Look at the episodes before and after this document. Did we manage to make the appropriate changes? Which parts of this assessment were correct, and which do you think were off-base?
Weekly production may be overrated.
By now, we have a good, if small, core of subscribers on YouTube and followers on Facebook. A large number of our YouTube views come from the subscriber pages. This probably means people are finding us automatically, without being reminded a new episode is up because of what day it is. Continue reading →
There are some unspoken rules of the Internet which ought to be spoken about more often. Our episodes about netiquette and chain mail try to explain why certain behaviors online which may seem harmless actually make using the Internet a lot more unpleasant for others.
You may think chain letters are harmless fun — who could they possibly hurt? You may think they’re irritating, and try to convince people you know not to send them. But did you know some of them are illegal? The US Postal service’s statement on chain letters notes that chain letters which ask participants to send money, promising to return that many times, are a form of gambling, and as such are illegal.
For your own edification, or your students’ if you wish, here is The Jargon File’s entry on “Hacker Writing Style.” The Jargon File is a record of the culture of programmers and other early adopters of computers, written by those who have lived it. Eric Raymond maintains this version of the file. This style document introduces ideas like “flaming,” specific netiquette (such all caps writing being equivalent to screaming), and hackerish humor.
Right now, keywords are the meat and potatoes of finding videos online. Search engines right now only keep track of written words online — they cannot see patterns (like moving people, words, light and shadow, etc) in videos, like people can, and they’re mostly not searching for patterns in sounds or pictures, either. Because search engines are “stupider” than most people right now in that way, the only information that a search engine will find from a video is text you add when you upload it — the title, description, and keywords. If a video doesn’t have keywords, it’s less likely that people will find it using a search engine.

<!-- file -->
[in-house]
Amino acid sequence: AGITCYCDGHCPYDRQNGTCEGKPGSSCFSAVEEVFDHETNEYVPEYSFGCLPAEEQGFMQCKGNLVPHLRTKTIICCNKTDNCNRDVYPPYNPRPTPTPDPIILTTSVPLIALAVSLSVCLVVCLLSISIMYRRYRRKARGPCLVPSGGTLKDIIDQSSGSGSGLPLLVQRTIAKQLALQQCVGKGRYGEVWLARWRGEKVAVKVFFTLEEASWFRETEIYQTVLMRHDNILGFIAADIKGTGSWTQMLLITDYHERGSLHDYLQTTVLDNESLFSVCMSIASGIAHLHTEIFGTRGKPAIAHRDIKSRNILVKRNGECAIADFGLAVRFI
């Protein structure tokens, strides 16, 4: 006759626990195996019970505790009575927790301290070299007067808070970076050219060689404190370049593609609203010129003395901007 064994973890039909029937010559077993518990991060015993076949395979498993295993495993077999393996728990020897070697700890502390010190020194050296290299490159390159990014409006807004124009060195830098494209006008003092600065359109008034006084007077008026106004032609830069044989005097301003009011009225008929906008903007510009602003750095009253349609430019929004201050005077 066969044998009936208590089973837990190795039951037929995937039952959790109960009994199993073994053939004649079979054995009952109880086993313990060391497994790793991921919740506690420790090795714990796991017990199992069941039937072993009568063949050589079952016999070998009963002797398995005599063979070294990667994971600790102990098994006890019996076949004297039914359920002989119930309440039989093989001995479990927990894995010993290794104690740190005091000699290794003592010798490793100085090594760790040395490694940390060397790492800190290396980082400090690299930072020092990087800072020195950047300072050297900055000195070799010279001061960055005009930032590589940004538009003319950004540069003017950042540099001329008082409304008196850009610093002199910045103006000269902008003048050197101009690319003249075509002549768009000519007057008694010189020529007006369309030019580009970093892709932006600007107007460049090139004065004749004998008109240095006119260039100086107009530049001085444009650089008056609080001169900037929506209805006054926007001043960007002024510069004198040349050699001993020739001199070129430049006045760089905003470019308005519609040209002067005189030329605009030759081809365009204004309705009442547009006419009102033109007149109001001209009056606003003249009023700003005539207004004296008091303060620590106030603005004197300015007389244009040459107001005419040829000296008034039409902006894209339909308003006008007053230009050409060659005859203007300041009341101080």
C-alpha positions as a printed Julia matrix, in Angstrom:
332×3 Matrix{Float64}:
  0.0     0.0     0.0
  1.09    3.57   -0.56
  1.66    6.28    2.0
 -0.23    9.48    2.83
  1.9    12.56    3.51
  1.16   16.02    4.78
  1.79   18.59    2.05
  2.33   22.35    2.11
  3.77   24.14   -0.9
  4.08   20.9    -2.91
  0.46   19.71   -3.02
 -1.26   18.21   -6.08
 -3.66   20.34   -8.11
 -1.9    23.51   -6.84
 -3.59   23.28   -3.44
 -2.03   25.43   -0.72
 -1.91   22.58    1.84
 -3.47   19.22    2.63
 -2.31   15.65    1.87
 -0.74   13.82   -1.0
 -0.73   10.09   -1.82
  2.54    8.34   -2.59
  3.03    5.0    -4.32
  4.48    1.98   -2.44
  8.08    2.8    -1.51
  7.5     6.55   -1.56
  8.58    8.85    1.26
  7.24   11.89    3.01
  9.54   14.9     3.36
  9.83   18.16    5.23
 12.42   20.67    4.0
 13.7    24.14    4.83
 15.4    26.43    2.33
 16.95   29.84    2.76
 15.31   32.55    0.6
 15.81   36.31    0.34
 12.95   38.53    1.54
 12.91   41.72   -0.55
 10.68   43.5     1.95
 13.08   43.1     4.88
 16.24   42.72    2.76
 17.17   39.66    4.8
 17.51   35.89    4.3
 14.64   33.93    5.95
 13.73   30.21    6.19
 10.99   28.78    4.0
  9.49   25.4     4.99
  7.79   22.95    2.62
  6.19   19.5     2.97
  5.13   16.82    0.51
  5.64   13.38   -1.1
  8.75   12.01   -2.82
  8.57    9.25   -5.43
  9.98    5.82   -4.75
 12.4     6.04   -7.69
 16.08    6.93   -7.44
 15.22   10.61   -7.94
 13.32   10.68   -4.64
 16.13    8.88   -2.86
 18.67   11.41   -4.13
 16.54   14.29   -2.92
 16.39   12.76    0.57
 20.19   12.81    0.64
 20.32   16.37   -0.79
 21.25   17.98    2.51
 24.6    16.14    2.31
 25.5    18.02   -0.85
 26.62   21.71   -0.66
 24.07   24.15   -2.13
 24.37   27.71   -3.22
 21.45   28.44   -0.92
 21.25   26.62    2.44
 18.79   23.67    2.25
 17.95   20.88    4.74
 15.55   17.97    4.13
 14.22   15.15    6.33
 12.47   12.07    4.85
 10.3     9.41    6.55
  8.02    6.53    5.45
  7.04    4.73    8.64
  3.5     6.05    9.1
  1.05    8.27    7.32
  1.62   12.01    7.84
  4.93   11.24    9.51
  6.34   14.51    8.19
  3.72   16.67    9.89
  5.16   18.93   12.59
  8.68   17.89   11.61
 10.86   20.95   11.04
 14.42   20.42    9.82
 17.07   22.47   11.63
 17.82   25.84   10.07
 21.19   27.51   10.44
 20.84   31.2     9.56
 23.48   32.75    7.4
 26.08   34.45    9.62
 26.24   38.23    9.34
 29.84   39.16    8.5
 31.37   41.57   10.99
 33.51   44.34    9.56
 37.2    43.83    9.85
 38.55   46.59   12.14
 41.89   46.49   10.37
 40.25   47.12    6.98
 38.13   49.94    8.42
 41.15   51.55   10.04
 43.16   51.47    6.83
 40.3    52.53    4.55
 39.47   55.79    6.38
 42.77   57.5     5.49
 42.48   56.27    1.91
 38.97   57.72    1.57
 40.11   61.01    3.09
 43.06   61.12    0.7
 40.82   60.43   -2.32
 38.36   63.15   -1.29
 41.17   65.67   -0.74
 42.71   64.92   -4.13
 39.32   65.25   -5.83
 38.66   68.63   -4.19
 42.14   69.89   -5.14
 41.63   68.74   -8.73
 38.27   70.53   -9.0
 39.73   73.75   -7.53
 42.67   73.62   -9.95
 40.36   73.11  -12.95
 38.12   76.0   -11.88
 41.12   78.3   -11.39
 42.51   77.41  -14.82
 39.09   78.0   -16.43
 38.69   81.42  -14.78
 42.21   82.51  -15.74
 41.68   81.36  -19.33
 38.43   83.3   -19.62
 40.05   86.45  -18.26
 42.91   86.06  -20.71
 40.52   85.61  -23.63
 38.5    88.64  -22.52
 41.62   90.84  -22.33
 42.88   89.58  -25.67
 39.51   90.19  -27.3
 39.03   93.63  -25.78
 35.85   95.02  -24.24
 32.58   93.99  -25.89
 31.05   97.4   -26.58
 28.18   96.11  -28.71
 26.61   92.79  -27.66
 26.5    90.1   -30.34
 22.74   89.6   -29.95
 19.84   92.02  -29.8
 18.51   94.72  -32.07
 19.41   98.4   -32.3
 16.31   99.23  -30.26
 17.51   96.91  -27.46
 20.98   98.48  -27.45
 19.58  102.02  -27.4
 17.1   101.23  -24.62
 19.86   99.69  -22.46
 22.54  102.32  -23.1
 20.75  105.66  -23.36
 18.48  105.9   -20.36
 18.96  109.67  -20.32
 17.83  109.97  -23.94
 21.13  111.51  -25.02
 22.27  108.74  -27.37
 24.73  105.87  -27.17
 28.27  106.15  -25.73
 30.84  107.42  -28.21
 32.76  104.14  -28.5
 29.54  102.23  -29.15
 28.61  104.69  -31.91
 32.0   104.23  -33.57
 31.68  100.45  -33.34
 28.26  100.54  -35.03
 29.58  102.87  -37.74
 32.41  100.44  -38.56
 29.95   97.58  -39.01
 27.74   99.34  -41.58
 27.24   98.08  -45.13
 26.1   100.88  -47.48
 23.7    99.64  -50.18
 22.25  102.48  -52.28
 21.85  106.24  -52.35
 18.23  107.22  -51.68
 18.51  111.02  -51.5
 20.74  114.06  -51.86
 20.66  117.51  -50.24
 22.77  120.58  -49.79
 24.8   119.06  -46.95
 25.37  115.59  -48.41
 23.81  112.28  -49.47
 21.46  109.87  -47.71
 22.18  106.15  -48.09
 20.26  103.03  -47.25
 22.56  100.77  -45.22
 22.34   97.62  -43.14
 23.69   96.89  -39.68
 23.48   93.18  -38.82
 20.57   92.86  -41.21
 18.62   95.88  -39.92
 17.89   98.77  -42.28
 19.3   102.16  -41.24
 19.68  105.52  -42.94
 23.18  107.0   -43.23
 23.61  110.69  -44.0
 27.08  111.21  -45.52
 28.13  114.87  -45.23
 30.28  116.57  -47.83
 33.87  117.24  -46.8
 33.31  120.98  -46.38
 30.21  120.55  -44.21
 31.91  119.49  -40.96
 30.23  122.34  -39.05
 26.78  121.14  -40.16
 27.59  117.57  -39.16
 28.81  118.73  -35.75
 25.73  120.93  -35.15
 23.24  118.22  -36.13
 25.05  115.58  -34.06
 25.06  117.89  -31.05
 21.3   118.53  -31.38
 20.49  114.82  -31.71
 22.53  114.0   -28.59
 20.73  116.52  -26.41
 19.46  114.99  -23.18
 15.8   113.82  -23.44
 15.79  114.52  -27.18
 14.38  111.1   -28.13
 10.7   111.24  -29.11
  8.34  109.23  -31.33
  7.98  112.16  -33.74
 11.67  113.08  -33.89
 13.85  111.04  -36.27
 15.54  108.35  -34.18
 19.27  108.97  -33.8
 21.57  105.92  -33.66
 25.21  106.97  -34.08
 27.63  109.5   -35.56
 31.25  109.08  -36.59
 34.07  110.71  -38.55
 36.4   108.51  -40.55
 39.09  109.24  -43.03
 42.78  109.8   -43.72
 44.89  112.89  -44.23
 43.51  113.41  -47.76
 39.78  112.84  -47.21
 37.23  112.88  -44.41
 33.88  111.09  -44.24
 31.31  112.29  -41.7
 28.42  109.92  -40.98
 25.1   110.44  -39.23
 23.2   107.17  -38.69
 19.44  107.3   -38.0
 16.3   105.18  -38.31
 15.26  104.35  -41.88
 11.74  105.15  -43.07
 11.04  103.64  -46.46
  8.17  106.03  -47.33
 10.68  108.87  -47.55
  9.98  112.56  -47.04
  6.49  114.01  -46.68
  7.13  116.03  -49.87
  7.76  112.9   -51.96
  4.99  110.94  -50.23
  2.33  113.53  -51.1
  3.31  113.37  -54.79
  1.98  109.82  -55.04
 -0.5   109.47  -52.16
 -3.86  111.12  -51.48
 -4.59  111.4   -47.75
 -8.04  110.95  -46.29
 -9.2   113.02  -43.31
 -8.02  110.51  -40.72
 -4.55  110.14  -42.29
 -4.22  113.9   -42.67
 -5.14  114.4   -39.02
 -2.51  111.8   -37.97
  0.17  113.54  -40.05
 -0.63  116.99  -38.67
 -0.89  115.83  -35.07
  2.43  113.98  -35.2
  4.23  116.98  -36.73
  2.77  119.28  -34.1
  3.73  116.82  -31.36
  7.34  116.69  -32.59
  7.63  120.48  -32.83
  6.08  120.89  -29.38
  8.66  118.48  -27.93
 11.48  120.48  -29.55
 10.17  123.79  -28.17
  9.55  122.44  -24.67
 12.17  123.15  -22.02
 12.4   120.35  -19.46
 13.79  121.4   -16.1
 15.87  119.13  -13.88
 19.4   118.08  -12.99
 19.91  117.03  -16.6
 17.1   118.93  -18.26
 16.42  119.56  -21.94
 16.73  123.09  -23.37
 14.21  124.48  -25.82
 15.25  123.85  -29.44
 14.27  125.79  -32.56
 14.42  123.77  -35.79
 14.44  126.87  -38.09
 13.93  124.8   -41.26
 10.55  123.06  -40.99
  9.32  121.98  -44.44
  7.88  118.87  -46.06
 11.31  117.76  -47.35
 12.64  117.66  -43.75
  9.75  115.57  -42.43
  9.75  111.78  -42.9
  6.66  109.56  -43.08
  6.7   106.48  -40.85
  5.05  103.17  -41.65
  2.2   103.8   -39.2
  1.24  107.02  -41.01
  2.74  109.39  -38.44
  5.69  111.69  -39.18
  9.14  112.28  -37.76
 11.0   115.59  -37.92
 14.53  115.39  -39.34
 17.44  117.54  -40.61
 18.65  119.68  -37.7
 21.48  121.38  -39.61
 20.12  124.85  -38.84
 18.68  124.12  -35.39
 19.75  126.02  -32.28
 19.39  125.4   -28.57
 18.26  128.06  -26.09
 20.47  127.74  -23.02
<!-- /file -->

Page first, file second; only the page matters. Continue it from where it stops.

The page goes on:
We use a LOT of keywords. The key elements of the script — ads or products we talk about, shows we refer to, events that happen, names of video styles like “parody” or “science fiction,” etc — get written in to the keywords. So do some keywords for shows we think our show is like — Mystery Science Theater 3000, the Muppet Show — because we hope people looking for those shows might find our show and like it as well. In general, though, search engines seem to rank titles more highly than keywords.
Some of our videos get more search engine traffic because of keywords than others. Take a look at the view statistics from a number of our videos. Which videos seem to be getting the most search engine traffic? Why do you think they are ranked so highly? (Hint: take a look at how many hits a search turns up on different engines.)
Do you think it is OK for a video to put up keywords about things which are not actually in the video? What keywords do you think The Media Show should include that it is not currently using? When you’ve thought of a few, do a search for those words on YouTube and other search engines. Try them in combination with a few words we are already using. Then respond: how effective do you think your search words would be in helping people find our videos?
Some Media Show episodes, like the Online Predators, Jingles All The Way, and Secondary Sexual Characteristics episodes, are pretty edgy. Edgy videos might get sent around among people who like that kind of thing, but the really successful viral videos are the ones which can be accepted by a general audience — the ones you would send to your Aunt Mabel as well as to the friend you were partying with last night.
In the second season of The Media Show, we planned a series of super-short, funny videos which we hoped people would pass around. We chose Internet topics which we thought people could relate to and maybe hadn’t seen any other videos about. This resulted in the Passive Aggressive Smileys, Auto-Loading Sounds, Netiquette, Warcraft E-Card, and (revised) Snopes Before You Send videos.
Compare the view counts for these short “public service announcement” videos with the view counts for other videos. Do you think they were more successful than the others in “going viral”? What aspects of each video do you think contributed to or detracted from viewers’ willingness to send them along?